Innovation Spotlight: Matthew Murphy
Interview with Matthew Murphy, 9th Grader at Compass Public Charter School, Meridian
In conjunction with National School Choice Week we interviewed our student rally speakers about what choice means to them and the effect it has had on their education.
What role has school choice played in your education so far?
I have been to five different schools, three of them were public traditional schools and the others were a public magnet and a public charter school. When I first went to a magnet school for fifth grade it was definitely a different atmosphere. I was very used to being in a school of 800 kids and to suddenly go to a small school and smaller community was very refreshing, and a change of pace. There’s the same feel at Compass. It has a different technique and a different style.
Why did you decide to attend Compass?
I attended a small magnet school for fifth grade, so transferring back into a larger middle school for sixth grade was very difficult for me. I found that I wanted something more from my education. An education that just had more to it. I was almost disappointed by my sixth grade year because there were so many questions. How did we get to this – how did that happen? I was left with a lot more questions than answers and I felt like I was ready for a school where they would try to answer those questions and motivate me to answer them myself.
I told my parents, I want to be in a learning environment where it is more based on a student, their interests and likes, rather than just the teacher getting in front of the classroom and only sticking to a schedule. I feel that charter and magnet schools are a more viable option if you want a hands on, personalized experience.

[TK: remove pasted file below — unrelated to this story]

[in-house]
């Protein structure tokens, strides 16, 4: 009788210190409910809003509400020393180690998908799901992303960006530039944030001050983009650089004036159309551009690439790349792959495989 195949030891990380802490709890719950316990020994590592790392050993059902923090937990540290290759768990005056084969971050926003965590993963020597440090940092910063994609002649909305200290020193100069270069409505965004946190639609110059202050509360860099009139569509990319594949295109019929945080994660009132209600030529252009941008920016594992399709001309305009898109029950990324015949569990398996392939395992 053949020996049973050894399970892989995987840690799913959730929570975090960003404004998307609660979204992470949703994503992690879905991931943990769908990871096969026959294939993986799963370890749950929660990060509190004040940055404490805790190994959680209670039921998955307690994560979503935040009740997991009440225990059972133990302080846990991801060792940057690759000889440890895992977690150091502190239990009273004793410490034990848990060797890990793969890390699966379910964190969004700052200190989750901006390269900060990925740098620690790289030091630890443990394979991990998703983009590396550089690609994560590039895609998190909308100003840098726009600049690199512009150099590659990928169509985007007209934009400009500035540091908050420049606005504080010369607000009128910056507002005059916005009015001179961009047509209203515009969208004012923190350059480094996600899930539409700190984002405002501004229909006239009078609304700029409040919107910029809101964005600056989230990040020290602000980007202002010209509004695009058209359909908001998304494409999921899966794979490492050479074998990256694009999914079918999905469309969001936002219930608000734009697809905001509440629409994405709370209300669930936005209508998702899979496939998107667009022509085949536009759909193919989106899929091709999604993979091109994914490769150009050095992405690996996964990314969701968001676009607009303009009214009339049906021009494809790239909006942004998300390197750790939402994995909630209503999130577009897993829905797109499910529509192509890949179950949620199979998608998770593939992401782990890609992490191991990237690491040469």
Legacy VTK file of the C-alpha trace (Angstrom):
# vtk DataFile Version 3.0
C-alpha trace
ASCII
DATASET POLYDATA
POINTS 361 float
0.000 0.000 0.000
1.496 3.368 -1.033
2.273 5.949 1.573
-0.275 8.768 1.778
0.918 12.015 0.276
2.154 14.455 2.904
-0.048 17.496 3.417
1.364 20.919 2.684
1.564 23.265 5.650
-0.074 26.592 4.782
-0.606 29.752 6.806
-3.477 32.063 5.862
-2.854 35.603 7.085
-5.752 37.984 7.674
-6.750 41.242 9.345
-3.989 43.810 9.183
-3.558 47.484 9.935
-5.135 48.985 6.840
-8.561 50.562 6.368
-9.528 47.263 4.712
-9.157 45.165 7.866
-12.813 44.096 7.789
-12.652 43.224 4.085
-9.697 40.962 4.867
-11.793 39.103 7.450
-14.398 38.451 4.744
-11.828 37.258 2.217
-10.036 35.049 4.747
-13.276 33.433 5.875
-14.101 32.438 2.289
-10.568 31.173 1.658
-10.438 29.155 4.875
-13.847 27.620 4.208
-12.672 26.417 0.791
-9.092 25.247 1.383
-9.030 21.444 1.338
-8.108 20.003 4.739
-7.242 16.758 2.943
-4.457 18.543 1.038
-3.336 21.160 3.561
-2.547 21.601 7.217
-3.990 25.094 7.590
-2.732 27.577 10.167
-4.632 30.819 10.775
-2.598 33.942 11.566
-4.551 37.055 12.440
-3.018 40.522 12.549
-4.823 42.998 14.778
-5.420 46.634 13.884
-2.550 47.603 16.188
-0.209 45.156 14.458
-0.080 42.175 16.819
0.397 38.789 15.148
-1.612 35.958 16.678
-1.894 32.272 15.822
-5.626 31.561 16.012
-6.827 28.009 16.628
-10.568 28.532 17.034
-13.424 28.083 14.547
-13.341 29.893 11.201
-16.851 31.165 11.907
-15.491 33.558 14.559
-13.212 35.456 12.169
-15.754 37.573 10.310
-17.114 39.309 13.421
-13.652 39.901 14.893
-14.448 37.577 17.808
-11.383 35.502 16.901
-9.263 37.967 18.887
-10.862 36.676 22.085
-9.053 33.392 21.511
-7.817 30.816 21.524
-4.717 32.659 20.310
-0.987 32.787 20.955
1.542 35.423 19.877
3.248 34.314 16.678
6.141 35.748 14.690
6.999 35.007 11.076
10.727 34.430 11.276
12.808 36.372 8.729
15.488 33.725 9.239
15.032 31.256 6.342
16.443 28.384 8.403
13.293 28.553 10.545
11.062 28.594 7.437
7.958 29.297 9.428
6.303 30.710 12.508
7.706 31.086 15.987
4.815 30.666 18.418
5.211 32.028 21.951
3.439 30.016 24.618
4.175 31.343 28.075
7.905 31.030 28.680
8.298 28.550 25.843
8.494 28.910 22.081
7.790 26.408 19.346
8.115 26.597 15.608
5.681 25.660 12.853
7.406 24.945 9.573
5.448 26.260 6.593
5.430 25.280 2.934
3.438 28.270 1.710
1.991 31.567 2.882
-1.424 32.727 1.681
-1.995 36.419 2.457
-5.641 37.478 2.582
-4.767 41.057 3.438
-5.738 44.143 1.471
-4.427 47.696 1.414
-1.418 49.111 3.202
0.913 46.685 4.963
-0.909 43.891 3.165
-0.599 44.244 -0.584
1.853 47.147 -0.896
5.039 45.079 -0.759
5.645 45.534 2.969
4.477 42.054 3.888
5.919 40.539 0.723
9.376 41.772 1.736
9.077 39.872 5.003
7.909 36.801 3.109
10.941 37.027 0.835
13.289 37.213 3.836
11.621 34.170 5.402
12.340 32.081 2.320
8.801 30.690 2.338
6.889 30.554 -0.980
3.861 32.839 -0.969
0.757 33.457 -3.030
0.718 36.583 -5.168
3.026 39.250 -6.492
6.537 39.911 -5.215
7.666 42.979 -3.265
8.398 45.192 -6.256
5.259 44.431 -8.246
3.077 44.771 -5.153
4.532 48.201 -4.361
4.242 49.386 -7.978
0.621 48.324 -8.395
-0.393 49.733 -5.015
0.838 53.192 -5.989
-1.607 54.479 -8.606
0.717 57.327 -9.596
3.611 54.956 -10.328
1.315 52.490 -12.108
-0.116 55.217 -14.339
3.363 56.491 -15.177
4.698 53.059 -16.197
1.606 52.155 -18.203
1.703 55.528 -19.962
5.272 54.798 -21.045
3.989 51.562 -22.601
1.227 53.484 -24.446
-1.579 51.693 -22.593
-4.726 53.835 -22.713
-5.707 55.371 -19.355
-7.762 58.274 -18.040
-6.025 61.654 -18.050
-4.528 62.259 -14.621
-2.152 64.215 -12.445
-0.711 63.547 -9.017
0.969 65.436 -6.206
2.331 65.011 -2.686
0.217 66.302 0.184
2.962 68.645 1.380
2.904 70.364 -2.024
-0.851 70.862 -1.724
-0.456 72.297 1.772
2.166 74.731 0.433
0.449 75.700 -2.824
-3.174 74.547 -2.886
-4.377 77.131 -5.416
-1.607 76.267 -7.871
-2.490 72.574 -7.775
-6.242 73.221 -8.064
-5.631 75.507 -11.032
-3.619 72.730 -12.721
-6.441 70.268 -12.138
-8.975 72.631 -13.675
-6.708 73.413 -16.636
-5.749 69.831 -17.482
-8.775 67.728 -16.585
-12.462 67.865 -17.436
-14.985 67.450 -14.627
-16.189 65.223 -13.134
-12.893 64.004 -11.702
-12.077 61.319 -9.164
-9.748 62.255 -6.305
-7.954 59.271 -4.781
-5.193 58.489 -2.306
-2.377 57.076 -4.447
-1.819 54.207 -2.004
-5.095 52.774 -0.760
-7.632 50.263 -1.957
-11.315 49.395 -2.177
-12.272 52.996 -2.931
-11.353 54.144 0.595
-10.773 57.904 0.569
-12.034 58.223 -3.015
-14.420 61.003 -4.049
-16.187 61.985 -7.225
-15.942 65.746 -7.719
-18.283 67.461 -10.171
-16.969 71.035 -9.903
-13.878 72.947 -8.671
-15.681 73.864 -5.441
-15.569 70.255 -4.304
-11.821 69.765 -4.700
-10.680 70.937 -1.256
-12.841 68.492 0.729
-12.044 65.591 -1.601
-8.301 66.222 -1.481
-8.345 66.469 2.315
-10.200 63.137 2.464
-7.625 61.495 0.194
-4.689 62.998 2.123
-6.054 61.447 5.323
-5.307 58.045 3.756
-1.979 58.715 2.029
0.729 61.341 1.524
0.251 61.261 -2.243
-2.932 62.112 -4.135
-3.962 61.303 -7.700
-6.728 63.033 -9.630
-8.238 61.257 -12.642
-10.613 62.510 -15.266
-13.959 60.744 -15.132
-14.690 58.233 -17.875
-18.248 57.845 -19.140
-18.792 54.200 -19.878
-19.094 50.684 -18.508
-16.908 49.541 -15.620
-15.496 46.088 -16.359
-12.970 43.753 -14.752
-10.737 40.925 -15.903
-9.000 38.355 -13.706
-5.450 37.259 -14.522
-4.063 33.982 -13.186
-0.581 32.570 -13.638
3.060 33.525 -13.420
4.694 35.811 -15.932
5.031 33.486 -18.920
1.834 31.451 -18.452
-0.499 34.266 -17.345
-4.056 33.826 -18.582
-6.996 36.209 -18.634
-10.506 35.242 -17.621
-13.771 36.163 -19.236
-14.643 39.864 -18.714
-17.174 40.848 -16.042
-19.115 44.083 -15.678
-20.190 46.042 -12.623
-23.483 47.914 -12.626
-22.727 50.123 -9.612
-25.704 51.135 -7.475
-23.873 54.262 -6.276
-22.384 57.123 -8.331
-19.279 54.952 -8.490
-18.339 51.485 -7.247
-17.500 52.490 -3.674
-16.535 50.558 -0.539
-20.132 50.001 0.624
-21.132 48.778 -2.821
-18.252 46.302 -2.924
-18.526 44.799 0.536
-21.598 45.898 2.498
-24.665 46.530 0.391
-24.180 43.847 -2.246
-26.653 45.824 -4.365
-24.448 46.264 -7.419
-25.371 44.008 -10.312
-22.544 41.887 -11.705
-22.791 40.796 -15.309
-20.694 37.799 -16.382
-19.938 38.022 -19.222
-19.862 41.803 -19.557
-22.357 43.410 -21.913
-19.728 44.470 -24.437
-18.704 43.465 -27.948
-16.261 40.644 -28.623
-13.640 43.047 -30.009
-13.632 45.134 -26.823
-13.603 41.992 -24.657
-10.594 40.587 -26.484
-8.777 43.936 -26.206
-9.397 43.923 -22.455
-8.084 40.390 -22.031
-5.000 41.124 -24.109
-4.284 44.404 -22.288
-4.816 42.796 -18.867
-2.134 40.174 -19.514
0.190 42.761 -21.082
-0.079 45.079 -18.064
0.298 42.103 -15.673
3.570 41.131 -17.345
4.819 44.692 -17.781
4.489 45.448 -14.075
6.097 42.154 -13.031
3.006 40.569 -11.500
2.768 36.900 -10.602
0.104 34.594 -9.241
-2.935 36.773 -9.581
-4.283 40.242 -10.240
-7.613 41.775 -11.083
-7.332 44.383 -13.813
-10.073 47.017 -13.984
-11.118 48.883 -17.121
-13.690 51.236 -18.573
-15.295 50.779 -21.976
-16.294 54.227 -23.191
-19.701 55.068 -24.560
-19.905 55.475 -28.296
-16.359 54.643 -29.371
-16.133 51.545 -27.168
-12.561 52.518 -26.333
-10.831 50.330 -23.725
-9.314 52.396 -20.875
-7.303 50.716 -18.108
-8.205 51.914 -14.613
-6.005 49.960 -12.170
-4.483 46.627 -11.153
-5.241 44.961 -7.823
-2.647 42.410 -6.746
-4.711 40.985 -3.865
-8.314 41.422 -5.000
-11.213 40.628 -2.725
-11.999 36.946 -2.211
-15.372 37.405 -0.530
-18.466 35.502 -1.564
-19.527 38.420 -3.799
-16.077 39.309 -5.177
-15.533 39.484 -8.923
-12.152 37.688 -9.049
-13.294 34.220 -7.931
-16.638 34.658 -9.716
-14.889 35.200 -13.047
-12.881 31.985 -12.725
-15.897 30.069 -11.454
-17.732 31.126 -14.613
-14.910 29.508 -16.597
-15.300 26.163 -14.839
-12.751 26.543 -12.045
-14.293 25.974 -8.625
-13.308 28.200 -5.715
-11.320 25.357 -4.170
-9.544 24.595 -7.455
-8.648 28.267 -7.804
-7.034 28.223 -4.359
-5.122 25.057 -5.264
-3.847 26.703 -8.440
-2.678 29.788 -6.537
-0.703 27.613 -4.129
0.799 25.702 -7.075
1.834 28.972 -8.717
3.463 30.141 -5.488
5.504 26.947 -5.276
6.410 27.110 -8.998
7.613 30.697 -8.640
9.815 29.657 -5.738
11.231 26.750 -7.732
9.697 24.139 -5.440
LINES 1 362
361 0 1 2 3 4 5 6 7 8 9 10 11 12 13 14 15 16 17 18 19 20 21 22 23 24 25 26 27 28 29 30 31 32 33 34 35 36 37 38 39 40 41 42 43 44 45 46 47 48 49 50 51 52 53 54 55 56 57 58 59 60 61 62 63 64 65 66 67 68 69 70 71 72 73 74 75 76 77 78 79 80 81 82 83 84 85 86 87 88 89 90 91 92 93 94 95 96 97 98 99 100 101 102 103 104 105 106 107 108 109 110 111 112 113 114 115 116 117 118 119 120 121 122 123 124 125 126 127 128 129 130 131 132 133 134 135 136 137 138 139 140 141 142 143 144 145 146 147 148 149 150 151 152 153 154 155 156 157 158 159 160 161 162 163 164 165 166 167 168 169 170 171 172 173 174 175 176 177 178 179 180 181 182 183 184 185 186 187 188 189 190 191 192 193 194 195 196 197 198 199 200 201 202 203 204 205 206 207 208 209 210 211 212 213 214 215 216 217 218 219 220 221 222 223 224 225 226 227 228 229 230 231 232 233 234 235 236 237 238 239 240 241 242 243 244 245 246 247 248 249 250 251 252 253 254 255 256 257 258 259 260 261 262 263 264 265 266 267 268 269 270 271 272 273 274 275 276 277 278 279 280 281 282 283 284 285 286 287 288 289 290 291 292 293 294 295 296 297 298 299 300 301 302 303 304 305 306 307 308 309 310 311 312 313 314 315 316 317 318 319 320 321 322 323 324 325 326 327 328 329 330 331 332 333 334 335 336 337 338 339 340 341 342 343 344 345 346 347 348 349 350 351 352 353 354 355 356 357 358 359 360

What does a personalized experience look like for you?
At Compass they put more of an emphasis on being able to understand the material and being able to apply that in a further construct, rather than just on grades. This has definitely changed how I look at things and how I learn now.
Technology is also a big factor and it’s becoming more of a necessity for schools. It seems like, when you have technology you need more knowledge yourself to be able to use the technology to a higher extent. You are going to need to have a wider array of skills to use it correctly in education. So when it comes down to it, I think implementing technology in schools is what drives a higher standard of learning.
What are your hoping to do after high school?
Well, I have always been fascinated by the unknown. I’m thinking of going to a fairly big college, either the University of Washington or Arizona State University, where they have large astronomy and physics programs. Every single day, it always gets me that we are on this tiny planet and there is this hundreds of millions of miles of space filled with other planets and other solar systems. There are probably a lot of things we have not discovered about the universe. So, I think that would be the field I would go into.
What does school choice mean to you?
If you wish to, you have the freedom and you have the right to go a different path from what is perceived as traditional. Being able to have that is very important because, as a student, it kind of feels like we are living in an adults world. To be able to have the ability to make our own choices or go a different route is very beneficial to the student because they feel like they can make their own future.
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